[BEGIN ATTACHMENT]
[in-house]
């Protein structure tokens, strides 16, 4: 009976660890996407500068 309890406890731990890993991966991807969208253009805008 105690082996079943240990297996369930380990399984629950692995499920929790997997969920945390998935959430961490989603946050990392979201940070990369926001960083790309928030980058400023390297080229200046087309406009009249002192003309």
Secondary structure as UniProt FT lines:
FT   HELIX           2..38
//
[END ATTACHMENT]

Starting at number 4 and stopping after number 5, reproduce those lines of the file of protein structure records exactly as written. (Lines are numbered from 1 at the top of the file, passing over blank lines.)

FT   HELIX           2..38
//